Suter Lecture: Lynne Tirrell

Toxic Speech: Resisting Extremist Rhetoric 

Speech can be toxic in many ways, to many degrees, and it can cause a variety of different harms. This talk will focus on the toxic dimensions of right-wing extremist rhetoric, for two purposes. First, to understand its mechanisms, and second to identify ways to resist and promote resistance. My approach focuses on discursive practices rather than one-off speech acts, emphasizing patterns of speech that enact norms shaping how we treat each other, how well we can thrive, and we function as citizens. When a society is besieged by the drumbeat of hate in everyday speech and in political pronouncements, what can the average citizen do? Let’s explore this together, with a clear eye on what is at stake.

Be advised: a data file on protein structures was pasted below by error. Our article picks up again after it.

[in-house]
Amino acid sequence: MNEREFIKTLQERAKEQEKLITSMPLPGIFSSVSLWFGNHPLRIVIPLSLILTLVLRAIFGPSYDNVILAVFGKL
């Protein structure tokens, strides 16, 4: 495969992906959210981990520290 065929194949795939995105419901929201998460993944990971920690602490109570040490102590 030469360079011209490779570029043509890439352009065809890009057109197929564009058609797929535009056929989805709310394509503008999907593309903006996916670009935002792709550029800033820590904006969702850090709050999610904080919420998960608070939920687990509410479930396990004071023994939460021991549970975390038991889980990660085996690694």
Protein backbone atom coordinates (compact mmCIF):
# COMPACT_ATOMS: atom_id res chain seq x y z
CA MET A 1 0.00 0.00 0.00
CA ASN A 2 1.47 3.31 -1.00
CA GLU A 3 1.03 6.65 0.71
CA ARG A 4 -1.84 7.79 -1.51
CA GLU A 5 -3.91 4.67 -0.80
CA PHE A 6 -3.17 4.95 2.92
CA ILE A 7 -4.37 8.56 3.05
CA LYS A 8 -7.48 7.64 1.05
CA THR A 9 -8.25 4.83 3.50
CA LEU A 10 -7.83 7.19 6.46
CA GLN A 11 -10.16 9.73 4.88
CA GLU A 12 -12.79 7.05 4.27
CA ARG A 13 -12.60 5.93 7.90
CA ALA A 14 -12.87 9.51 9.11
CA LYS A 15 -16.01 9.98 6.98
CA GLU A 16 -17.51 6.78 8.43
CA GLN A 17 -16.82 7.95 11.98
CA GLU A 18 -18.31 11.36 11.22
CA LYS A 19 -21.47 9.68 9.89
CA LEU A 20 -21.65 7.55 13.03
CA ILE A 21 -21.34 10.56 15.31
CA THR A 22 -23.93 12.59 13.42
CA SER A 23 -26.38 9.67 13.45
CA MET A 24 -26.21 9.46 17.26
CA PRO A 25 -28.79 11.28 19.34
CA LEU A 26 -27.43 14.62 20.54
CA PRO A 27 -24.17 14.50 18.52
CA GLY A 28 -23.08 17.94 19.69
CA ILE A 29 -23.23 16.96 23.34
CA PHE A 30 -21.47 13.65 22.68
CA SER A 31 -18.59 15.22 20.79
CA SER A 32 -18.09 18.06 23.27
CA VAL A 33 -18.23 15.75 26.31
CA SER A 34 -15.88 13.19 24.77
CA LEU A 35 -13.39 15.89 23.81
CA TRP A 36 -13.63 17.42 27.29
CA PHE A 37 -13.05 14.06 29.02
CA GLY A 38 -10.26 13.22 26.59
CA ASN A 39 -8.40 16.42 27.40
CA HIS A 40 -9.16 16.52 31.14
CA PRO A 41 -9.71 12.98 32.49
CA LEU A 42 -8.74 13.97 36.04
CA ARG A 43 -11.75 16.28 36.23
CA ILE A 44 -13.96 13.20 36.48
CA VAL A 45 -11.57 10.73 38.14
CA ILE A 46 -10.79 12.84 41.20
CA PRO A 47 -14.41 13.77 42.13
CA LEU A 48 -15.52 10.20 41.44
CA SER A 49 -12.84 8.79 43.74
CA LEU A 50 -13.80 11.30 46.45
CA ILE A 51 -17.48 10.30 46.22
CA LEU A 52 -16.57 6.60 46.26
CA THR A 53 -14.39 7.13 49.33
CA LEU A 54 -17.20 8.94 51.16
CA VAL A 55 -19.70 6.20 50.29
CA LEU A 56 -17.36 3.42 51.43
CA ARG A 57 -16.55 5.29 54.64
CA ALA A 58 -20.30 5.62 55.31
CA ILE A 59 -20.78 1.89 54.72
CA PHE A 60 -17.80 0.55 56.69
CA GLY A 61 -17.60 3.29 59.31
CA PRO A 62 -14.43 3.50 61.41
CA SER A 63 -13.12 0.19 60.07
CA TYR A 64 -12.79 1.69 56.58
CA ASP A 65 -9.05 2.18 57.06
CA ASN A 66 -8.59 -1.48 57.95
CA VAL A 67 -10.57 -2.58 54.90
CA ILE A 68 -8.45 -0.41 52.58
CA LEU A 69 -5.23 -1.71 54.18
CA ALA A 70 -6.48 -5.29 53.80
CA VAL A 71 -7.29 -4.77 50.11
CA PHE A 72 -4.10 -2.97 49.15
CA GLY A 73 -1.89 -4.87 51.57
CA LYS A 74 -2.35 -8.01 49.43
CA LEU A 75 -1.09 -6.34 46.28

Lynne Tirrell is Professor of Philosophy at the University of Connecticut, and also affiliated with UConn’s Gladstein Human Rights Institute.  Her research centers on language, power, and social justice. Her current book, Toxic Speech, is under contract to Oxford University Press.  Tirrell’s early research on hate speech in the USA led to research on the role of changing discursive practices in preparing, inciting, and executing the 1994 genocide of the Tutsi in Rwanda. Notable publications include “Genocidal Language Games” (2012), “Toxic Speech” (2017), “Toxic Speech: Inoculations and Antidotes” (2018), “Discursive Epidemiology: Two Models” (2021).

Zoom: Passcode: Levels


Oct 20, 2023


3:00 pm - 5:00 pm


South Kedzie Hall